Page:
It's a case of mistaken identity.
Baltimore Avenue residents in North Laurel know where they live. But others have a hard time finding them. It's not that they aren't looking. It's just seems that there are too many "Baltimore" names on area roads.
There's the aforementioned Baltimore Avenue, a mostly residential, tree-lined, half-mile-long street with speed humps, north of Laurel's historic district and connecting U.S. 1 with Route 216.
There's one segment of U.S. 1 formally named Baltimore Avenue and another that's widely known as Baltimore Boulevard.
And then there's Baltimore Street, another residential road not far away in Savage.
The situation's such that even longtime delivery people along Route 1 in Laurel and Savage fumble with their well-worn maps.
And it's gotten so bad that residents of Baltimore Avenue will decide at a meeting tonight whether to ask Howard County's Department of Planning and Zoning to change the name of their decades-old street.
When Baltimore Avenue residents want something repaired or delivered, they say, they have to allow time for an additional phone call -- from an invariably lost service technician or fast-food employee complaining of being on Baltimore Avenue, but not finding the house.
"Nine out of 10 times, when you tell people you live on Baltimore Avenue, they think it's Baltimore Boulevard," explains North Laurel Civic Association President Patsy Yingling.
4 The confusion is thoroughly grounded in reality.
U.S. 1 -- also labeled Washington-Baltimore Boulevard -- splits in historic Laurel to become two roads.
One branch, heading south, is Washington Boulevard.
The other, heading north, is Second Street -- sometimes called Baltimore Boulevard.
ZTC Then, south of the Laurel historic district, the two branches of U.S. 1 rejoin and become Baltimore Avenue for a stretch.
But north of the historic district is the mostly residential Baltimore Avenue.
"We're the famous Baltimore Avenue," says Pat Flynn, a 12-year resident. "We're the one with the speed humps."
Benjamin Geare, a land acquisition agent for Howard County's Department of Public Works, says the proximity of many Baltimore road names isn't the result of a mistake.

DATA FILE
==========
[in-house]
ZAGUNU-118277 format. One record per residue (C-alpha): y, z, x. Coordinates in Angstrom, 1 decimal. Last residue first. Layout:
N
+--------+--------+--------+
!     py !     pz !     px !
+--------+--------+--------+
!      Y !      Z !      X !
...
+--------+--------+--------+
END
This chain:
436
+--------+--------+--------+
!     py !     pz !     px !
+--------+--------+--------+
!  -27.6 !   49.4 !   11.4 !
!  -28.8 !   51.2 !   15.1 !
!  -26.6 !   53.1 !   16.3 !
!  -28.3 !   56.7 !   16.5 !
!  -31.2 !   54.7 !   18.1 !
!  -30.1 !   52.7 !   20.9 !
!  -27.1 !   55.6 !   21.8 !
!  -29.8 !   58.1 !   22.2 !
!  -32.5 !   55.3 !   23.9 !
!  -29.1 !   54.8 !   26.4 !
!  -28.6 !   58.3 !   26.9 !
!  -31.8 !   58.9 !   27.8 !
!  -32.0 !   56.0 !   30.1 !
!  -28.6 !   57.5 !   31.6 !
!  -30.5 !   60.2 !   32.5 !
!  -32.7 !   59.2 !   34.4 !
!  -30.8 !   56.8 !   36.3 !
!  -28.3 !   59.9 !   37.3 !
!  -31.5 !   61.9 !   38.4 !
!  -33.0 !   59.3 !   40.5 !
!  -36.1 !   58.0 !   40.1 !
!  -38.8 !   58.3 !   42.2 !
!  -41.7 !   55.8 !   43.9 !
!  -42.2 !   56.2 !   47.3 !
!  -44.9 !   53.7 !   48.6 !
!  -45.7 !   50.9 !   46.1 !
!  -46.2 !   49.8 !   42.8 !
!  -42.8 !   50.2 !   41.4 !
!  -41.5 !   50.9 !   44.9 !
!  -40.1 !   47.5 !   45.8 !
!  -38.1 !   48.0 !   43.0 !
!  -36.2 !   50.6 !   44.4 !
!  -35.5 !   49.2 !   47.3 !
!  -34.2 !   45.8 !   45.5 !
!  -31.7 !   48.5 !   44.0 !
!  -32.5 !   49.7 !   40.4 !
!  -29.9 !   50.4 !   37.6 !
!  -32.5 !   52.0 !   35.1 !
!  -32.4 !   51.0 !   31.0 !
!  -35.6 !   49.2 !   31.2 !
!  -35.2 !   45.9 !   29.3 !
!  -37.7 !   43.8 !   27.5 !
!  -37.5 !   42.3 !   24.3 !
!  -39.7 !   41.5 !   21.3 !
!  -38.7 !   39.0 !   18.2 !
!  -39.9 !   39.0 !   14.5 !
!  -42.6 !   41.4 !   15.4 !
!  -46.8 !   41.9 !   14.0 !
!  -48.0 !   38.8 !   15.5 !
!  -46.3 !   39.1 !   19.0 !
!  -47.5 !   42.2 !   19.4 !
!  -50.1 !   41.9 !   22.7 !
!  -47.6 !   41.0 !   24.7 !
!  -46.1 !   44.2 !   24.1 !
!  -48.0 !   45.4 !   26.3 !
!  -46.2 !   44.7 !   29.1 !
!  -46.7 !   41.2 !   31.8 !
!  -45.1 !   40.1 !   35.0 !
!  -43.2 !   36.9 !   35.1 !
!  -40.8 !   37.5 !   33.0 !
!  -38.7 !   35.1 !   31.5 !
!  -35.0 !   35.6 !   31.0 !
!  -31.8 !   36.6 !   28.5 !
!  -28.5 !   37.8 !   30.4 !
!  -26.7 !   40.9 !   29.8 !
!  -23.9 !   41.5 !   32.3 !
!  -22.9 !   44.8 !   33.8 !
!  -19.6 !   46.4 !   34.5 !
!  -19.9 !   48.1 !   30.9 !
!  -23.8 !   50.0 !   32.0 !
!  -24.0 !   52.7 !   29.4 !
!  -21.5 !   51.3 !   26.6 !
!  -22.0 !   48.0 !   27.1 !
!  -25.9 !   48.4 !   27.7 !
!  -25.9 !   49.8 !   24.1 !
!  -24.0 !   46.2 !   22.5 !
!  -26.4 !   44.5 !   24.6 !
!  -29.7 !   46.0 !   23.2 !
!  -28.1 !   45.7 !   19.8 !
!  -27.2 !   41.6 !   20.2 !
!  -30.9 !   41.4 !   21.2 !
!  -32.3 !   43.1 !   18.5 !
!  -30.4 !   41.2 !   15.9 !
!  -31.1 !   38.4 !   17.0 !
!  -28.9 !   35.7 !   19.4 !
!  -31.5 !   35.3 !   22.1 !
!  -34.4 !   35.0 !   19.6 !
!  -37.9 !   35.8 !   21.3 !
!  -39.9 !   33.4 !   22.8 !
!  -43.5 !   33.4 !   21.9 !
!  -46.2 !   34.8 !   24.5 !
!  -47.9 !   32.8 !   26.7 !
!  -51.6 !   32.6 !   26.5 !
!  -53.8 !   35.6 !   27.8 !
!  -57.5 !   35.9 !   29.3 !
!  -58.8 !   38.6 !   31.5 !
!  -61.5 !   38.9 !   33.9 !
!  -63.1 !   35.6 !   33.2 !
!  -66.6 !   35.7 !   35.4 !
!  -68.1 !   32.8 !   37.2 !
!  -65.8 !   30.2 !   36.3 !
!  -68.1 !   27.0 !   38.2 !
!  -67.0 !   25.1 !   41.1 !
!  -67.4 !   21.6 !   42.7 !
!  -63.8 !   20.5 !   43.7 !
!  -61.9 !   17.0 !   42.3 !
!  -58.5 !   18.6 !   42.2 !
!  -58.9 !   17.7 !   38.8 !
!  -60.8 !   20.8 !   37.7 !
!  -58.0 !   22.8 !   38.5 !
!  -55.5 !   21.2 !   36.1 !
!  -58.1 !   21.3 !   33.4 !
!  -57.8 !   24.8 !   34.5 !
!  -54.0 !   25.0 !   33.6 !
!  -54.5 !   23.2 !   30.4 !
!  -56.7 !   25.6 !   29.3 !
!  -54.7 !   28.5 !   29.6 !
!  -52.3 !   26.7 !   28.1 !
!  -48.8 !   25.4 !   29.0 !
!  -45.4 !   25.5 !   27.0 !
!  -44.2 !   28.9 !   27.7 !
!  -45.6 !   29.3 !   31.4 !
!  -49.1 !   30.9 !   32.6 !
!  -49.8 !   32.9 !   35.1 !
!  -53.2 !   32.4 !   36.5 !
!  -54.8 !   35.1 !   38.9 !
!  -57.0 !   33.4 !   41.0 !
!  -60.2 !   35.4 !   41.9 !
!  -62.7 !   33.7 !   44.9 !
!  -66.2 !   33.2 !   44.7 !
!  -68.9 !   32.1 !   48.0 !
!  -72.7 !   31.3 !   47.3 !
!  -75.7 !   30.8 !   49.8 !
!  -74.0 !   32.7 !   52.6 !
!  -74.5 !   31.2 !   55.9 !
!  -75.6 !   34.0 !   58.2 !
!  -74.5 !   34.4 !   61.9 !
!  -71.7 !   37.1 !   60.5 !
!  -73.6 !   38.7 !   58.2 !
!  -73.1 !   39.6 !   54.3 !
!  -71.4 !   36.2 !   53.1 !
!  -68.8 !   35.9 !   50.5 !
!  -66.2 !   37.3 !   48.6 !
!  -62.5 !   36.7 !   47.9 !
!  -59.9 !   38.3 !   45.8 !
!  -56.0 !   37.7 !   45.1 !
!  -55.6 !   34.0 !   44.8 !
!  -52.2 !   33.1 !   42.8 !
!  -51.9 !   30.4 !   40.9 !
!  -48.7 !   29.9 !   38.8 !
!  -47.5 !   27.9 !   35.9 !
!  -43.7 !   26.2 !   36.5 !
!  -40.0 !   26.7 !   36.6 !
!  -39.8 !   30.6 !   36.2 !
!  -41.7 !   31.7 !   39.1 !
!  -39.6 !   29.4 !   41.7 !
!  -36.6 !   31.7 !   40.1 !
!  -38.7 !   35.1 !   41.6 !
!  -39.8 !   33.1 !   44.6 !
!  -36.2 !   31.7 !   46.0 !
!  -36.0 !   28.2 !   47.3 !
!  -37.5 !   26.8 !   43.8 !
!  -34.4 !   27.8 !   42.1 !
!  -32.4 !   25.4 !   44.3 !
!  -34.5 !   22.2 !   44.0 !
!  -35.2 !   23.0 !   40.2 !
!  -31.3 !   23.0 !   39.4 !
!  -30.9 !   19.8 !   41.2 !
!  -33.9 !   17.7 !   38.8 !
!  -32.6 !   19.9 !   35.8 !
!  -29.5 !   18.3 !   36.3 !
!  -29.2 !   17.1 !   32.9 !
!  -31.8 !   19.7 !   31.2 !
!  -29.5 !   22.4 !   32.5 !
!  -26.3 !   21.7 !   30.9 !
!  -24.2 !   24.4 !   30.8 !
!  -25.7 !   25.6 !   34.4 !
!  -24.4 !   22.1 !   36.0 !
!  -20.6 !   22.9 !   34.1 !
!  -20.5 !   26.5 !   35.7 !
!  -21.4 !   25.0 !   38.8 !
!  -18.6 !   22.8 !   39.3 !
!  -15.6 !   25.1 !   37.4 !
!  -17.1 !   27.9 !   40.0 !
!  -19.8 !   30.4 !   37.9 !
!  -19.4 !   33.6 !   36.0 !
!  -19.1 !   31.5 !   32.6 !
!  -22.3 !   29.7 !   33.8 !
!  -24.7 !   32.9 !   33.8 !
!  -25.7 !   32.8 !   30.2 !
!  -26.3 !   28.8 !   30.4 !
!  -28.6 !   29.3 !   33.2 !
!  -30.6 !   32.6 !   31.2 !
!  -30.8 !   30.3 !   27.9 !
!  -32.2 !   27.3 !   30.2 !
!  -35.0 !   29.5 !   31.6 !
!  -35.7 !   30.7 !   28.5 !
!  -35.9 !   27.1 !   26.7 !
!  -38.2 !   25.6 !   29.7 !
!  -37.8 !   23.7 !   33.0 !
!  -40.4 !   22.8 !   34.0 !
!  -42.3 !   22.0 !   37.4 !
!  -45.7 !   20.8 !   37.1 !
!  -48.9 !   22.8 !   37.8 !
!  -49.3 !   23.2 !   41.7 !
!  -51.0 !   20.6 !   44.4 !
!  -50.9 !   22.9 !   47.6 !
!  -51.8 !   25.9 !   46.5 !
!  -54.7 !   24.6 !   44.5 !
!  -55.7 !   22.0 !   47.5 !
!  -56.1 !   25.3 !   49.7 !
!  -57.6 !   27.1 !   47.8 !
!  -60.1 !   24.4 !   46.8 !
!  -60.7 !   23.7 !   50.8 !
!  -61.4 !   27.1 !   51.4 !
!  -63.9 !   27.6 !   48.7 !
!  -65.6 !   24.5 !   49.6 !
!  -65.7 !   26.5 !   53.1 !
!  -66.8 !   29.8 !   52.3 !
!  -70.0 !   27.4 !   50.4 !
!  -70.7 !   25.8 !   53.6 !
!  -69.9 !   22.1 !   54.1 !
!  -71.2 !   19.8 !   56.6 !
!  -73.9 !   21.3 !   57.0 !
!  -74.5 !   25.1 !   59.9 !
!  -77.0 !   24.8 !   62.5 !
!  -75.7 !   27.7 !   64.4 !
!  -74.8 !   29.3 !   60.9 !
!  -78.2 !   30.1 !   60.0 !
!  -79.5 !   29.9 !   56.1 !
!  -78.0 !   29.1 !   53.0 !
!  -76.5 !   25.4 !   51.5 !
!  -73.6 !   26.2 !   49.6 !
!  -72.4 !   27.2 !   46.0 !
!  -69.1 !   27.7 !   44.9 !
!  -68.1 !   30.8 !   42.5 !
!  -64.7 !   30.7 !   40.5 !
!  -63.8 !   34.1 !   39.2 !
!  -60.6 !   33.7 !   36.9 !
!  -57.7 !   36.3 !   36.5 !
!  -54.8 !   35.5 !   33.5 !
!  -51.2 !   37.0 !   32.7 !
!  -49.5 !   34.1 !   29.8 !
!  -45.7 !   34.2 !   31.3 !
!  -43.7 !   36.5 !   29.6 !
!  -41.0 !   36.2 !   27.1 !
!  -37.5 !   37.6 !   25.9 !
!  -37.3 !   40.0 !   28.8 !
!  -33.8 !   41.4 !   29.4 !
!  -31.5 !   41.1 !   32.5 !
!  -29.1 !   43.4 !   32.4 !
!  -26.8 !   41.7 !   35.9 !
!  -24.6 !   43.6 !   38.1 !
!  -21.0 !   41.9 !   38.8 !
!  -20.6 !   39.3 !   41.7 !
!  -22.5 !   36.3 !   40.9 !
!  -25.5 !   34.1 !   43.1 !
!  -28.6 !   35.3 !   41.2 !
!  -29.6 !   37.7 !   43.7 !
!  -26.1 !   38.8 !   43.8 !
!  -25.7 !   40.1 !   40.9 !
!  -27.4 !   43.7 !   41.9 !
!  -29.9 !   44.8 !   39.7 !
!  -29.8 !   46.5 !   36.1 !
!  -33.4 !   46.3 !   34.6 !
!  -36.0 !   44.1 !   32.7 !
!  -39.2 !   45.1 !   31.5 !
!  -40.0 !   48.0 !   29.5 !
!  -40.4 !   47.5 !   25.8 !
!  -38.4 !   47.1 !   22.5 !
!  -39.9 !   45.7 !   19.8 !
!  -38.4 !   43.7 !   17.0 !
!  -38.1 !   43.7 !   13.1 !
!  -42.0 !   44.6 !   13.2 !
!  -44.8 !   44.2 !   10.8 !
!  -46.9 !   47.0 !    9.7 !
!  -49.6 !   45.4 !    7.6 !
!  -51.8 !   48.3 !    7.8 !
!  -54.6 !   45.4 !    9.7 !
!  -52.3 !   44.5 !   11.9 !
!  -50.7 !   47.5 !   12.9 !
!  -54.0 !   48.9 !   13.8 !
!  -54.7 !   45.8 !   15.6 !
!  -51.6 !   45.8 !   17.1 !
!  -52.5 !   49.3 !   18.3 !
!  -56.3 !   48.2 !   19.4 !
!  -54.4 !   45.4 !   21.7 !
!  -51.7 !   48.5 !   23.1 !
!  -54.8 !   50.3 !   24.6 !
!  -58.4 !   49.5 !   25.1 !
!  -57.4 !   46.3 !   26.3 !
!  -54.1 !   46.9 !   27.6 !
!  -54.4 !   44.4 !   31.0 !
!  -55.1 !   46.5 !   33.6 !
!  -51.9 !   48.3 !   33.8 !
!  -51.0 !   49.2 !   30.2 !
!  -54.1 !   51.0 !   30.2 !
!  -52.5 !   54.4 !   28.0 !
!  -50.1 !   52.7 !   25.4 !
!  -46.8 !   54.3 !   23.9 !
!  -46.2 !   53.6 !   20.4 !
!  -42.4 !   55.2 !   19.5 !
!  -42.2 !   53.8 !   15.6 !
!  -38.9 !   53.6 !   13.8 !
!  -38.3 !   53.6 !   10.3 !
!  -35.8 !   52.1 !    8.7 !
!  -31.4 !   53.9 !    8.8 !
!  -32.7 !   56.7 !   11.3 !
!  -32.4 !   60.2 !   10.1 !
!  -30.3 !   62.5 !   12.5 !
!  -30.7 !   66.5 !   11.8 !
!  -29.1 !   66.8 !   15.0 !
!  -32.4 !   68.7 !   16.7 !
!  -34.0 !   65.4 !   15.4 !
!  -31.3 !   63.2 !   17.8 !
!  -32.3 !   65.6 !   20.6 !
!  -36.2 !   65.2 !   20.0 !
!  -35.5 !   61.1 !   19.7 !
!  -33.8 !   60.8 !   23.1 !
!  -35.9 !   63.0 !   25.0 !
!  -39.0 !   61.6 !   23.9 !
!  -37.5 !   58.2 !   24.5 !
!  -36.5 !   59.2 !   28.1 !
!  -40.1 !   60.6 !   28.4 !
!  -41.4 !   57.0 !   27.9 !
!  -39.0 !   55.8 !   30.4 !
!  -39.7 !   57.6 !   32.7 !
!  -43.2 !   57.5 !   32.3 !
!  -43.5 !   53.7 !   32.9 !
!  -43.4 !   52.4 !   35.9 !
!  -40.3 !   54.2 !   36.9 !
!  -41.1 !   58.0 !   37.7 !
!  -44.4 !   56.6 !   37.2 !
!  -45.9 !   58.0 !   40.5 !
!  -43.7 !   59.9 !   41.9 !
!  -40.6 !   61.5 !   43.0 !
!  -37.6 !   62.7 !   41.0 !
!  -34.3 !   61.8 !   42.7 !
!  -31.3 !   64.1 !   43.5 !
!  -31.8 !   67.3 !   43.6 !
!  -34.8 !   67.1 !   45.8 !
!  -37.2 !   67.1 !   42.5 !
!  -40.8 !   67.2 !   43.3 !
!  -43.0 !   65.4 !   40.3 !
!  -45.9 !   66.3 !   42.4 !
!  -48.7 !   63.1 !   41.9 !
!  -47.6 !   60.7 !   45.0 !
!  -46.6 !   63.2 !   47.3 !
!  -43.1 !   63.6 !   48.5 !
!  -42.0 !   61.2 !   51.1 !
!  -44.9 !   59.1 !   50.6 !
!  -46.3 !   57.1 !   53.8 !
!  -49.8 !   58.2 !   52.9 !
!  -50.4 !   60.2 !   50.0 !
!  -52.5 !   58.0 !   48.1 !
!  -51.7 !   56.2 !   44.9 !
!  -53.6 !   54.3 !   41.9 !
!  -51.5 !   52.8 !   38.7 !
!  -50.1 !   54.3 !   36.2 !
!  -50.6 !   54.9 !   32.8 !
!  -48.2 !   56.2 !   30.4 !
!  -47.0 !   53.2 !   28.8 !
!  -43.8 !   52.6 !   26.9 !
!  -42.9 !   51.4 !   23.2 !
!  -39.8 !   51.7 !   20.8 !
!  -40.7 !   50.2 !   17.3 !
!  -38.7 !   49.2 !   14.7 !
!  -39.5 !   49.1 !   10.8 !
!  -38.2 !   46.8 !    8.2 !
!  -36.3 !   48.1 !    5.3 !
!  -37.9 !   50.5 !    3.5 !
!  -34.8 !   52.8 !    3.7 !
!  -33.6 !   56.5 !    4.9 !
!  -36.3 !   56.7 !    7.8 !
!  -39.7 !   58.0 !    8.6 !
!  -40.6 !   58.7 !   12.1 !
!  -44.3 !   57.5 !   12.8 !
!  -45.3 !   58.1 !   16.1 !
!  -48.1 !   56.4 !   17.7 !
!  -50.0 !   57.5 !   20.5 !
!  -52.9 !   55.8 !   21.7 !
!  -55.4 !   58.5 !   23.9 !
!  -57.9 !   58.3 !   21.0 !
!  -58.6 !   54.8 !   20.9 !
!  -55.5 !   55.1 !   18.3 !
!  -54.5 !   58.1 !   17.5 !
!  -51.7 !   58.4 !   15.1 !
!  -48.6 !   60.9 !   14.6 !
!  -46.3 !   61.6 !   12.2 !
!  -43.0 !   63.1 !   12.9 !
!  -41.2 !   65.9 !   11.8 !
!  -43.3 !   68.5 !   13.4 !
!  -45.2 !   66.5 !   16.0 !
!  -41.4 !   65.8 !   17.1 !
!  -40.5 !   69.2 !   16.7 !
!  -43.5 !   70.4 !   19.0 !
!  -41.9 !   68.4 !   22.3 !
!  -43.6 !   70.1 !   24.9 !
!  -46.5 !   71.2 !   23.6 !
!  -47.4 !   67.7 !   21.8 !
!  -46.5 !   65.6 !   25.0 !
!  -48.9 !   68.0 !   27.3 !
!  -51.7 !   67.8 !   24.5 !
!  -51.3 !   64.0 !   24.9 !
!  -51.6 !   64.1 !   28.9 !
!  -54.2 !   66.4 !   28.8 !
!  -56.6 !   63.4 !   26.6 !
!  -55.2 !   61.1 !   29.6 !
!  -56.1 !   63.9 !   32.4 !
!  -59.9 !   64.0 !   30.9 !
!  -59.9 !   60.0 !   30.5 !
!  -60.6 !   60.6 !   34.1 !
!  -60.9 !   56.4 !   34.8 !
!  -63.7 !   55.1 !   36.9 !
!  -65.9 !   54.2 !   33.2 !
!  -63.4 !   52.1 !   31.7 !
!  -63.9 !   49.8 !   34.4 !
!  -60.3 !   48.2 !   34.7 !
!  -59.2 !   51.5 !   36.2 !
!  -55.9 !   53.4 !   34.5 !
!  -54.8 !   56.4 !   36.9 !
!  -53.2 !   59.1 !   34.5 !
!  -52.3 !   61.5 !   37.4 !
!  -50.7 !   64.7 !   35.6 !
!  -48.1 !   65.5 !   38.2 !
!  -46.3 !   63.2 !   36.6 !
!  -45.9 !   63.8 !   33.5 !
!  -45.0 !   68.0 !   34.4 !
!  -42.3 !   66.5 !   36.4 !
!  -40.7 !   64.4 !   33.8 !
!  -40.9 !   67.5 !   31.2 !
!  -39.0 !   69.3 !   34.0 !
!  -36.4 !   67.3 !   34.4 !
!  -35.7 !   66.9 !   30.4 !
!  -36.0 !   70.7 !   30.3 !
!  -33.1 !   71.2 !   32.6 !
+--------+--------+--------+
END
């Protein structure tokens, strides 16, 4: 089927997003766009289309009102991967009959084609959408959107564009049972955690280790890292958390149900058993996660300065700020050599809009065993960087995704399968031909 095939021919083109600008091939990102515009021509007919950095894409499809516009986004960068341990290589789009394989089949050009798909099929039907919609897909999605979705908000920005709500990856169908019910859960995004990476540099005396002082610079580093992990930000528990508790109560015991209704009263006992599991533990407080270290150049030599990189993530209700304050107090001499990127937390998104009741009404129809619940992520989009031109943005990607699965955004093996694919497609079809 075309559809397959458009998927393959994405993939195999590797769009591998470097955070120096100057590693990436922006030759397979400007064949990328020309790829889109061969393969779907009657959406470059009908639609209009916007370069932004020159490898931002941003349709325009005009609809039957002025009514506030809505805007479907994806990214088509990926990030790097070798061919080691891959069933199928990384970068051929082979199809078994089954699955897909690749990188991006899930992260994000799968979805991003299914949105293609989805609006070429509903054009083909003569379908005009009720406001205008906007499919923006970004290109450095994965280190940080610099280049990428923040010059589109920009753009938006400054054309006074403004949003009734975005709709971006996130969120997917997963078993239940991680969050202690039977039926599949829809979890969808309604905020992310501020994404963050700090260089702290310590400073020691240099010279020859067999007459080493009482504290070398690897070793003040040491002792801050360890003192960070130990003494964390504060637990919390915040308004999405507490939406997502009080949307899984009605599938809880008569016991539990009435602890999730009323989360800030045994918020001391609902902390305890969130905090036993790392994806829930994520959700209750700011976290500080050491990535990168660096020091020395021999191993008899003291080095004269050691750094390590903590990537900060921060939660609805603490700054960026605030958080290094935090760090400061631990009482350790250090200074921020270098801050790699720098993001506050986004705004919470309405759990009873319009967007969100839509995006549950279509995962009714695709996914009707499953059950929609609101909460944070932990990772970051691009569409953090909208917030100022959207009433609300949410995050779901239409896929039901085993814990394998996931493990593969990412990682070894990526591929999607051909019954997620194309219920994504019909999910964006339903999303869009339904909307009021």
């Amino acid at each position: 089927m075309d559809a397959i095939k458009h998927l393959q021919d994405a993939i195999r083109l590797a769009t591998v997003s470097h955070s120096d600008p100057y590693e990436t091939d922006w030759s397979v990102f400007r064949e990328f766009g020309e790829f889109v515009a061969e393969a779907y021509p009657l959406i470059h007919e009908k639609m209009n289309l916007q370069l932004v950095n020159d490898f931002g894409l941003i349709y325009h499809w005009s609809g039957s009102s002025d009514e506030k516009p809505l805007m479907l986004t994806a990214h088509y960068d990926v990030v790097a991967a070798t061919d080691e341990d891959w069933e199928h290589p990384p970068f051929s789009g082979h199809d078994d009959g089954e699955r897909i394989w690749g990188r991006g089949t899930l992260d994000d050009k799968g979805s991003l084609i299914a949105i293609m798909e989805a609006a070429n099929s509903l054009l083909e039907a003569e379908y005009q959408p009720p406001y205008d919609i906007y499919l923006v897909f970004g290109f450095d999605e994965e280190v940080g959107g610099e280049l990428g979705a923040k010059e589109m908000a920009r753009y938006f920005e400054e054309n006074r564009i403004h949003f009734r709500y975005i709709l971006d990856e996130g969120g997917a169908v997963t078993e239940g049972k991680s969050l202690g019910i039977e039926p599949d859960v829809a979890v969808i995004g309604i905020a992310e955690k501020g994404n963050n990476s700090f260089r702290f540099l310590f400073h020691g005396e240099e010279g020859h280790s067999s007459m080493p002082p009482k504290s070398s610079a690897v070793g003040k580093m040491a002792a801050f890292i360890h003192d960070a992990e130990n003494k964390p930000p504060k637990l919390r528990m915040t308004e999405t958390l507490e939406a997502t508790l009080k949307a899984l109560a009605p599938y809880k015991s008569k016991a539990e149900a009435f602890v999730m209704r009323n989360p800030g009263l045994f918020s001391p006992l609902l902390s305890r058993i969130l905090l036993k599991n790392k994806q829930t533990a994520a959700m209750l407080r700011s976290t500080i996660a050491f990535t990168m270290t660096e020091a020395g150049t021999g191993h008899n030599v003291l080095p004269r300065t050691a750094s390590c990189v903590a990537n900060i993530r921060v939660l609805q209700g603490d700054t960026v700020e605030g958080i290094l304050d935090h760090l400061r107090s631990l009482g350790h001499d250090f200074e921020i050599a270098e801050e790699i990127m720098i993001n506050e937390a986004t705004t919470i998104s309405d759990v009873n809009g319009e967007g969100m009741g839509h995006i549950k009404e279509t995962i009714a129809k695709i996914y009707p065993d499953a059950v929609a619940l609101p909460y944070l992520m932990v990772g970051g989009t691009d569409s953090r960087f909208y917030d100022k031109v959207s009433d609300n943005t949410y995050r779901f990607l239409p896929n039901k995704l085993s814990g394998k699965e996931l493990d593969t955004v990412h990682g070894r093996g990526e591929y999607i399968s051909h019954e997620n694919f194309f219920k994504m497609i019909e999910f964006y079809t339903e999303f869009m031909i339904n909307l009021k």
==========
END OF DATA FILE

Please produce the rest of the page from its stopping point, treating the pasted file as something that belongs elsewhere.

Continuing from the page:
Road names usually are chosen for a reason, and Baltimore naturally has been a popular name in the area. "Why does every little town have a Main Street?" he asks. "Howard County has several."
Although some residents of Baltimore Avenue worry that firefighters might confuse an address in an emergency, Anne Arundel and Howard county fire departments covering North Laurel say they haven't had problems distinguishing between the two.
But it seems every resident has a tale about deliveries gone awry.
Mack Statham, who's lived on Baltimore Avenue for 10 years, says everyone -- repair technicians, carpet cleaners, package-delivery services -- thinks Baltimore Avenue means U.S. 1.
He has to guide misinformed deliverers to his home. "I've gotten used to it," he says. "It's happened too frequently over the years. . . . It's almost like it's commonplace."
Another Baltimore Avenue resident, Mrs. Flynn, was waiting for a clothes dryer to be delivered a few months ago.
True to form, the store's truck ended up on U.S. 1's Baltimore Avenue, and she had to direct him to her Baltimore Avenue.
Residents say that if the delivery trucks don't call from somewhere on U.S. 1, they call from Baltimore Street in Savage.
"When we used to order a pizza, we'd get a call from them in Savage," says 30-year Baltimore Avenue resident Jean Lang.
Civic association members may decide to seek a change in Baltimore Avenue's name. But they say they're not quite ready to abandon the name Baltimore Avenue entirely.
Their suggested new names are Lady or Lord Baltimore Avenue. (Not to be confused with Lord Baltimore Place in central Prince George's County -- which residents hope is far enough away not to cause the same old problem.)
"It's already Baltimore, it would be simple to just add one more word," says Richard Compton, a member of the civic association.
But some residents worry that a name change would prove more of a hassle than the current situation. If the name change goes through, residents will have to notify friends and businesses of their new address.
Says Mrs. Flynn: "It'll probably be a real pain in the neck."